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Slaughtering conventional history’s sacred cows

Books | An excerpt from Rodney Stark’s How the West Won: The Neglected Story of the Triumph of Modernity

Historian Rodney Stark writes books that are models of popularly accessible scholarly writing. After reporting for the Oakland Tribune and The Denver Post, Stark gained a Ph.D. and taught at the University of Washington for 32 years before heading to Baylor University 10 years ago.

His The Triumph of Christianity: How the Jesus Movement Became the World’s Largest Religion (HarperOne) was WORLD’s Book of the Year for 2012. His new book, How the West Won: The Neglected Story of the Triumph of Modernity, slaughters more of conventional history’s sacred cows, including the belief beloved by classicists that the Greco-Roman world was wonderful and its demise a disaster. Here’s an excerpt reprinted with permission of ISI Books. —Marvin Olasky

Chapter 4: The Blessings of Disunity

In response to the long-prevailing absurdities about how the fall of Rome plunged Europe into the “Dark Ages,” some historians now propose that very little happened after the Western Empire collapsed—that the “world of Late Antiquity,” as Peter Brown has identified the era from 150 to 750, was one of slow transformation. Brown is, of course, correct that the history of these centuries can be told “without invoking an intervening catastrophe and without pausing, for a moment, to pay lip service to the widespread notion of decay.” But to deny decay does not require the denial of change.

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The fall of Rome was, in fact, the most beneficial event in the rise of Western civilization, precisely because it unleashed so many substantial and progressive changes.

After Rome’s fall, Europe was blessed with lasting disunity; periodic efforts to reestablish empires failed. Disunity enabled extensive, small-scale social experimentation and unleashed creative competition among hundreds of independent political units, which, in turn, resulted in rapid and profound progress. Thus, just as the Greek “miracle” arose from disunity, so too “European civilization … owes its origins and raison d’être to political anarchy,” as Nobel Prize winner F.A. Hayek explained.

Not surprisingly, most of the early innovations and inventions came in agriculture. Soon most medieval Europeans ate better than had any common people in history, and consequently they grew larger and stronger than people elsewhere. They also harnessed water and wind power to a revolutionary extent. In addition, faced with constant warfare among themselves, medieval Europeans excelled at inventing and adopting new military technology and tactics, all of them consistent with the Western principles of warfare initiated by the ancient Greeks. In 732, when Muslim invaders drove into Gaul, they encountered an army of superbly armed and trained Franks and were destroyed. Subsequently, the Franks conquered most of Europe and installed a new emperor. Fortunately, the whole thing soon fell apart and Europe’s creative disunity was reestablished.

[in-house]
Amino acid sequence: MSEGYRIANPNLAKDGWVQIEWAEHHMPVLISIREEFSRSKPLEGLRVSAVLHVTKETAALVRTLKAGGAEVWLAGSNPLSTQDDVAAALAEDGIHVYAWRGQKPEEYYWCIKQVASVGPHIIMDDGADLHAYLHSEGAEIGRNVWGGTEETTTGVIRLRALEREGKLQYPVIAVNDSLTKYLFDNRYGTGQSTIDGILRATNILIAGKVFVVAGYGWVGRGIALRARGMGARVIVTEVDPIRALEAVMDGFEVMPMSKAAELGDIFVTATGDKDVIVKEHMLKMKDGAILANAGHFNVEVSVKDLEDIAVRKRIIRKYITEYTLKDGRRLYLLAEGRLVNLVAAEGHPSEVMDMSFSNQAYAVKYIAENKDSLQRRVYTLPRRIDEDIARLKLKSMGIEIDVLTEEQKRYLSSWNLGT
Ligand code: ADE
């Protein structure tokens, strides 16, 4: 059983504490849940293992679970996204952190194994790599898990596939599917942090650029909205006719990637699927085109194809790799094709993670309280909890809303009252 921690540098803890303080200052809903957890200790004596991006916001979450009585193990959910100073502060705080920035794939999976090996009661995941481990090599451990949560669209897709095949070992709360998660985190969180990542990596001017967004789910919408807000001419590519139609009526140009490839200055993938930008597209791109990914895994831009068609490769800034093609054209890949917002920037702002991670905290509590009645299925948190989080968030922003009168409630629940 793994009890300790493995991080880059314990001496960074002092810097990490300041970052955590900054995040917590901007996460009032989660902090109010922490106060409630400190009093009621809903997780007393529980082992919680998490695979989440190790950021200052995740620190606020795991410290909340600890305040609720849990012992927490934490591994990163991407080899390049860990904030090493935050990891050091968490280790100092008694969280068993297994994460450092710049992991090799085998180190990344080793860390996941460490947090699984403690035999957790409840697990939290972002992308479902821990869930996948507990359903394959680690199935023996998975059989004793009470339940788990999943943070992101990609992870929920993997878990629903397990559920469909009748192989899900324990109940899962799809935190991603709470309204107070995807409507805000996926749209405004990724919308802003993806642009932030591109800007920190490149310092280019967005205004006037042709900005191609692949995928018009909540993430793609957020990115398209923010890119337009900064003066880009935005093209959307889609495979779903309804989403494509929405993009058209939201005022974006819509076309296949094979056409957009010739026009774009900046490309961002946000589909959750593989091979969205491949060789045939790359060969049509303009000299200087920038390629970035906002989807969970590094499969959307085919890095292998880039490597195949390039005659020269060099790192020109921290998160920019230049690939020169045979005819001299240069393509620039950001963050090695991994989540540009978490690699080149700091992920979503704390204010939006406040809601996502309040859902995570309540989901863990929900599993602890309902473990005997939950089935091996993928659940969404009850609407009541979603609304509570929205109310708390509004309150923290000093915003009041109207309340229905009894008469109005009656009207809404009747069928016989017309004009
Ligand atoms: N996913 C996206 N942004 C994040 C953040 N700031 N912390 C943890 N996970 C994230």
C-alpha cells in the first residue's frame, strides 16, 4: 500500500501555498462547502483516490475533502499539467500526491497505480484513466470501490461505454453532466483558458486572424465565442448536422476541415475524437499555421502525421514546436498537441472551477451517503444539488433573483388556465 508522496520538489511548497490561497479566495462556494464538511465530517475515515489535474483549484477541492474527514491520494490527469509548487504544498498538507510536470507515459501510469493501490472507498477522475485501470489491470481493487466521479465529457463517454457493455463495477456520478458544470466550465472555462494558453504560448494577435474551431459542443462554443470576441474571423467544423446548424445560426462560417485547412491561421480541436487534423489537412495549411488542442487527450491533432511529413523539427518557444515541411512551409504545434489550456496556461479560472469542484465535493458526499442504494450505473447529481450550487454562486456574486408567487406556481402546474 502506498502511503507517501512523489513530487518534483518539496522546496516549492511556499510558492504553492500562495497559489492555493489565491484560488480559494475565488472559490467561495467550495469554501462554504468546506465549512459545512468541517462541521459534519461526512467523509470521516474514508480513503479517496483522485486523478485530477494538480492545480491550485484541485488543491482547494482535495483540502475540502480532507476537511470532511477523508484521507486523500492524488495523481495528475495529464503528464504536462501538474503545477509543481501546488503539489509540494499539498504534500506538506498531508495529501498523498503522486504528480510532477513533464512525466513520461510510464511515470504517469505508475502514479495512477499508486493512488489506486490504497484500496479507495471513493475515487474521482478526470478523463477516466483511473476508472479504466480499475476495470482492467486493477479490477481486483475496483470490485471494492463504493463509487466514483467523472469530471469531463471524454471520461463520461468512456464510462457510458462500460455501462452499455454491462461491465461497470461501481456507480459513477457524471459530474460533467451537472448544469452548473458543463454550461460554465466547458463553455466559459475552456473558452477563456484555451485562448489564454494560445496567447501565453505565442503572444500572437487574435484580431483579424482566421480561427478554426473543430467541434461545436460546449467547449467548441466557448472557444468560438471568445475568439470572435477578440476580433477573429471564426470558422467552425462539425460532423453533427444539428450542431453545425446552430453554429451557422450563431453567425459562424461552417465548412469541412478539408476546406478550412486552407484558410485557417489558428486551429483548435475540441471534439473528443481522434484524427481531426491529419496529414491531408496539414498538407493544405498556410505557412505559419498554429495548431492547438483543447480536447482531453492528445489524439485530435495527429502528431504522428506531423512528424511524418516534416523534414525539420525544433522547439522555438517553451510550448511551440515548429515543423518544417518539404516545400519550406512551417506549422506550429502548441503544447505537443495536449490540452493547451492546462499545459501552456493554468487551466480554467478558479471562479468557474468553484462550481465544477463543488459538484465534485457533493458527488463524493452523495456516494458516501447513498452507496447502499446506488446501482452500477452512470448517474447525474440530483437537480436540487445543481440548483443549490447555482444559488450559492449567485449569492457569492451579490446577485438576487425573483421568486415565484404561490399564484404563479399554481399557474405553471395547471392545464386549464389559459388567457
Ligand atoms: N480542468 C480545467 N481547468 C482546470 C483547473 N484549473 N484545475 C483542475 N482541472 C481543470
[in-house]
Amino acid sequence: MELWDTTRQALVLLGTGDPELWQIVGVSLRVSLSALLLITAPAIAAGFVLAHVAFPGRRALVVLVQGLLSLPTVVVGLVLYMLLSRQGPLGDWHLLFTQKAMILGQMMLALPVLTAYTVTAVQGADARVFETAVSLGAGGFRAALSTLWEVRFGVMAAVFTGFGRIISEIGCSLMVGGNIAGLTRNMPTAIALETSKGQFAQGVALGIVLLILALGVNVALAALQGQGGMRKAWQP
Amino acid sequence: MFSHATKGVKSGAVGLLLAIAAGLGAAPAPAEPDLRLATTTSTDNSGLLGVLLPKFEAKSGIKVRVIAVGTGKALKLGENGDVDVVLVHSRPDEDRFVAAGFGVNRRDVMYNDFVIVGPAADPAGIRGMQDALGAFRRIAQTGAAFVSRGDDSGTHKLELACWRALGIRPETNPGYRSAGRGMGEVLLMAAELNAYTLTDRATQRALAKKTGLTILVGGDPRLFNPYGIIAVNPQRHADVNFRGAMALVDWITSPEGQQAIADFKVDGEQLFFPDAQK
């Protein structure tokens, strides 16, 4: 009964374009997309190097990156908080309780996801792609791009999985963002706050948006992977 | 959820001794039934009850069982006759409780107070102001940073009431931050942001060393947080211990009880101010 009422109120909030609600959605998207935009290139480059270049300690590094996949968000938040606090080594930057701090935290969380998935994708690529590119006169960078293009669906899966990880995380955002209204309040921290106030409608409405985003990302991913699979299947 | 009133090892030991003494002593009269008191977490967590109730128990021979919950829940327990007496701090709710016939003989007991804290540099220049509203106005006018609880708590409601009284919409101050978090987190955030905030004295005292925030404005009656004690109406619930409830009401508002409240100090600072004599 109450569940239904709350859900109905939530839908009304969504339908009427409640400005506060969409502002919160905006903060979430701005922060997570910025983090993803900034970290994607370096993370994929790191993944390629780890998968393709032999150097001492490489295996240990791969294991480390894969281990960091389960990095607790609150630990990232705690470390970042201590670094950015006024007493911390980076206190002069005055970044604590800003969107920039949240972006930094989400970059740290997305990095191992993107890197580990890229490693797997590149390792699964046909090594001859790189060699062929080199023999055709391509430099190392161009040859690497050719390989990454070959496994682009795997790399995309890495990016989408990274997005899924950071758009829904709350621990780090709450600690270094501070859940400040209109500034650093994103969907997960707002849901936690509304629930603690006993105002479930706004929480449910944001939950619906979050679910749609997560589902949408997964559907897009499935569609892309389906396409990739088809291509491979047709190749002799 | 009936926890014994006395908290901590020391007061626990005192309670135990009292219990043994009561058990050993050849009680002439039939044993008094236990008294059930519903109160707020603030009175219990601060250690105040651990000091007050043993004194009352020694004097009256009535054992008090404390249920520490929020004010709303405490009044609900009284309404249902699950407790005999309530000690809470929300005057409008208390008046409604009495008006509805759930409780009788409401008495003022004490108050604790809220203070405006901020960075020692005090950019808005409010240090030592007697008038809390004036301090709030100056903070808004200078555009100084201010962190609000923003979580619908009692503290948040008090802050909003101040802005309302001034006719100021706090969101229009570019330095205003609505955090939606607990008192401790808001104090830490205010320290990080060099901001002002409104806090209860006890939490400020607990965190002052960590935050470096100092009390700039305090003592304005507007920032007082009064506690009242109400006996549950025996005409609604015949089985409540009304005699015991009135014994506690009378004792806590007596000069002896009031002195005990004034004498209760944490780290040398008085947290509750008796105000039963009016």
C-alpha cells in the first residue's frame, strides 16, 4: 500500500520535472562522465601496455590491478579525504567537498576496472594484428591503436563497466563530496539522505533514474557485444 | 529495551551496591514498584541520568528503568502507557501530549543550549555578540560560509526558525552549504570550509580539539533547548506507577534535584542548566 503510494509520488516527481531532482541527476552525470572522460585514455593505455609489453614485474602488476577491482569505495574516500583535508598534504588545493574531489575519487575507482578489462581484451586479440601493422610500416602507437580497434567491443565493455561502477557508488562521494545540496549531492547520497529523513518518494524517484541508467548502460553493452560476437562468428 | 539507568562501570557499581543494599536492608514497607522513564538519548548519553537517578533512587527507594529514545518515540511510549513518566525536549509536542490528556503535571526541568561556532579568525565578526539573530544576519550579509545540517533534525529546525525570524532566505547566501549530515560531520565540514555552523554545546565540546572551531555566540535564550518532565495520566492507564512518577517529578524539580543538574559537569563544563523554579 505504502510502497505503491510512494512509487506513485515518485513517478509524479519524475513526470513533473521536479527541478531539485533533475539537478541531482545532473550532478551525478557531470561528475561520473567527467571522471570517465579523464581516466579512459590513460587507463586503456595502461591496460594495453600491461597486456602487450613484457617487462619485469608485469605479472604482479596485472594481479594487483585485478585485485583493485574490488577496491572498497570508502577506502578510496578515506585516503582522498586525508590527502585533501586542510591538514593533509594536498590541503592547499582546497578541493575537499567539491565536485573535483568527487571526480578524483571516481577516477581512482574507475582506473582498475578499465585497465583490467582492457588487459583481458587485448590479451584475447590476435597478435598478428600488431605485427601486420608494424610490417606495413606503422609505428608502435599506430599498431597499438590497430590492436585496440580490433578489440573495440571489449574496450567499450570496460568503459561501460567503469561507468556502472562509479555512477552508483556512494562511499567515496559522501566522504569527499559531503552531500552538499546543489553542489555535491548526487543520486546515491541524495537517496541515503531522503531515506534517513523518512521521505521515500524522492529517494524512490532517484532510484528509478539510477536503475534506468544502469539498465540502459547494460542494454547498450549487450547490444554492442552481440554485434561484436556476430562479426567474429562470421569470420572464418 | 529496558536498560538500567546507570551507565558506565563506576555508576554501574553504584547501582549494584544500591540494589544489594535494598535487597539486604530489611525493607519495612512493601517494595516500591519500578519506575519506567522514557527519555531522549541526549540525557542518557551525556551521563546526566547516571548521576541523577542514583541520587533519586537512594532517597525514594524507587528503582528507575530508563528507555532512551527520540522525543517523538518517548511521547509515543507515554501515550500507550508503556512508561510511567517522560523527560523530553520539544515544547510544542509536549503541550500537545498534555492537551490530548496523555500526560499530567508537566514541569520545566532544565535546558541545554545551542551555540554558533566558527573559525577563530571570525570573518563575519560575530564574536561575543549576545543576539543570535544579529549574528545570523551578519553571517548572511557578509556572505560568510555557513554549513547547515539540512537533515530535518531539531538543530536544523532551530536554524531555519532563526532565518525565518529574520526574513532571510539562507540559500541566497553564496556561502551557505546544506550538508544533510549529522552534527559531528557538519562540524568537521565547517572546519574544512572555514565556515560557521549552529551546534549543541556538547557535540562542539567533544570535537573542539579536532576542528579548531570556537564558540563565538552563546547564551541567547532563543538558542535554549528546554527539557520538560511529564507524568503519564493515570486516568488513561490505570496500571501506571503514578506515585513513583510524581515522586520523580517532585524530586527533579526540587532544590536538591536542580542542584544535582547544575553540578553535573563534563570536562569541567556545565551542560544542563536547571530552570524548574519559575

The Myth of the Dark Ages

Belief in the Dark Ages remains so persistent that it seems appropriate to begin by quickly revealing that this is a myth made up by eighteenth-century intellectuals determined to slander Christianity and to celebrate their own sagacity.

It has long been the “informed” opinion that after the fall of Rome came many centuries during which ascendant Christianity imposed an era of ignorance and superstition all across Europe. In her long-admired study of medieval philosophers, The Age of Belief (1954), Anne Fremantle wrote of “a dark, dismal patch, a sort of dull and dirty chunk of some ten centuries.” Fremantle’s assertion merely echoed the anti-Christian fulminations of various eighteenth-century dissenters. Voltaire described the era following Rome as one when “barbarism, superstition, [and] ignorance covered the face of the world.” According to Rousseau, “Europe had relapsed into the barbarism of the earliest ages. The people of this part of the world … lived some centuries ago in a condition worse than ignorance.” Edward Gibbon called the fall of Rome the “triumph of barbarism and religion.”

More recently, Bertrand Russell, writing in the illustrated edition of his famous college textbook (1959), declared: “As the central authority of Rome decayed, the lands of the Western Empire began to sink into an era of barbarism during which Europe suffered a general cultural decline. The Dark Ages, as they are called.” In 1991 Charles Van Doren earned praise for his book A History of Knowledge, in which he noted that the fall of Rome had “plunged Europe into a Dark Age that lasted for five hundred years.” It was an age of “rapine and death,” since “there was little law except that of force.” Worse yet, “life had become hard, with most people dependent on what they could scratch with their hands from the earth around their homes.” Van Doren blamed Christianity for prolonging this dismal era by disdaining consumption and the material world while celebrating poverty and urging contentment. In 1993 the highly respected historian William Manchester summed up his views of the period “AD 400 and AD 1000” in his book title: A World Lit Only by Fire. He dismissed those who no longer believed in the Dark Ages on grounds that “most of what is known about the period is unlovely. … The portrait that emerges is a mélange of incessant warfare, corruption, lawlessness, obsession with strange myths, and an almost impenetrable mindlessness.”


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